Monday, July 16, 2012

the reality of raising kids vegan

"Kid friendly."

"Kid pleasing."

"Your kids are going to love it."

As a parent who is trying to find new, whole foods vegan recipes, these phrases are hot buttons. A meal that my kids will love and ask for seconds? And one that meets our plant-powered menu requirements? Yes, please.

Yet time and again, I've been disappointed by these self-professed "kid-friendly meals." Because more often than not, unless it's a cookie, one or all of my children do not, indeed, like said kid-friendly meal.

And then I begin to wonder if there is something "wrong" with my children, because, according to the cookbooks, my children should enjoy this way of eating. So if they don't enjoy it, then where are we going wrong?

But here is what I'm learning:

1. Three-quarters of my children acquired a taste for eating meat, dairy and oils, refined flours and sugars because that is what we served alongside a healthy dose of fruits, grains and veggies. I wish we had started this vegan journey from when they were infants. Perhaps it would have made things easier. But in the meantime, I need to accept that it may take some time before they acquire a true love of most things vegan.

2. My children are individuals with unique tastes. It still surprises me that four children who came from the same genetic pool could have such diverse palettes. It would be so much easier if they all liked and disliked the same things. But the reality is they don't.

3. I need to stop being taken in by the kid-friendly promises. My children (or at least one of them) will love a "kid-friendly" meal if it contains the foods they already like combined in a manner which is familiar.

4. I do not like brussel sprouts. I have never liked brussel sprouts. Well, there was that one incident when a brussel sprout tasted much like a water chestnut, but the experience has yet to be duplicated. Therefore, it's possible that my children will have certain foods which they will never learn to like.

5. I have most success with a meal if it allows my family to cater to their own tastes. For example, having a variety of toppings in the middle of the table for salad, pasta salad, baked potatoes, burritos, etc. and letting each person add as desired. Now that is family friendly!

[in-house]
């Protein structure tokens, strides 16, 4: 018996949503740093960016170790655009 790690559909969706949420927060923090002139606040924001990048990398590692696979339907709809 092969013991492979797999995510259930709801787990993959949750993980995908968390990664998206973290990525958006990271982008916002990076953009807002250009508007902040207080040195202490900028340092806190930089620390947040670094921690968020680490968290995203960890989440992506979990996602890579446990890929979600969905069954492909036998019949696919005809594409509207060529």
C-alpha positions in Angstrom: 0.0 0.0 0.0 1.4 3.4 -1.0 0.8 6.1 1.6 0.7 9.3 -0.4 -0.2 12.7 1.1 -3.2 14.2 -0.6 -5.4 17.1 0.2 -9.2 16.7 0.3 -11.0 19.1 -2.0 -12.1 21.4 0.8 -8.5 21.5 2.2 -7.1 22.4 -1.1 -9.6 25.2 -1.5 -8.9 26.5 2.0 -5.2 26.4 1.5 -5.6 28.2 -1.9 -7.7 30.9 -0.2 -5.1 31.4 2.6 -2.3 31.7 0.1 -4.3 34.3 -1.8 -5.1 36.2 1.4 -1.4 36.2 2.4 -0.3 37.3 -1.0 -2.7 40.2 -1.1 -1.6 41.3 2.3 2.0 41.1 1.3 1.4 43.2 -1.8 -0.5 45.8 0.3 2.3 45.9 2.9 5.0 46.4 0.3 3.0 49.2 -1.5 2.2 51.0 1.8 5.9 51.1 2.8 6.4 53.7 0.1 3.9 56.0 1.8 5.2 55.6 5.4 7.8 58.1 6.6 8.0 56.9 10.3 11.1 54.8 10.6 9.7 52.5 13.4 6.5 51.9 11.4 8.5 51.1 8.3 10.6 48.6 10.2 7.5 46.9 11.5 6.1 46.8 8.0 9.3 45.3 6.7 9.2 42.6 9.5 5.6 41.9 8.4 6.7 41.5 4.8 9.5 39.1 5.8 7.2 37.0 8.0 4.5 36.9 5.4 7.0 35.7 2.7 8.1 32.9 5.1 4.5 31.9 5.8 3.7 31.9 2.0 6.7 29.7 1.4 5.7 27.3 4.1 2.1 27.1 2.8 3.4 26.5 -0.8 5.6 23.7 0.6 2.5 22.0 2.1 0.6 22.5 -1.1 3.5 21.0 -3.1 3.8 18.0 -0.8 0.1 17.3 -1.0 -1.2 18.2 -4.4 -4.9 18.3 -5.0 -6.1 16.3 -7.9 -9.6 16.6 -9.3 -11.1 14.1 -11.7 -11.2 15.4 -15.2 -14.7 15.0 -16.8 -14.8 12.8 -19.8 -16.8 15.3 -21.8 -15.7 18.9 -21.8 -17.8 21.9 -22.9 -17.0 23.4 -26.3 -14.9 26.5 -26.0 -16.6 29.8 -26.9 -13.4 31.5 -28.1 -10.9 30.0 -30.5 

If like me, you're also struggling to find meals which please your family's palette's here are some ideas:
  • Use the "create-your-own" strategy as much as possible. Have a sampling of fruits, veggies, grains, nuts, seeds, sauces etc. as appropriate for the meal served. I do the same for pizza night, except I put together individual pizzas catered to each person's topping requests.
  • Make a list of the foods/meals each of your children likes. Then when you're planning out a meal, it's easier to remember who likes what.
  • I find it saves mental energy in meal planning to designate a few nights a week to a specific type of food, e.g. pizza night, pasta night and my favorite, what-have-you (WHY) night - where everyone gets what they like from what's available in the fridge/panty, which means no cooking for me and fun for them!
  • Check out some of these great ideas and resources available through the Engine2 Diet blog: Like this one and this summer series.
  • One idea I'm going to try is repurposing egg cups into taste testers. When I want my children to try a new dish or sauce, I'll put it in the egg cup with the agreement that they need to try that amount. If they like it they can have more. If they don't, then I haven't wasted a plateful of food.
  • Another idea I want to try (based on something I saw in Family Fun magazine) is to make up "food critic" sheets. The idea to to let my children evaluate the foods they are trying based on taste, texture and appearance and rate the items.

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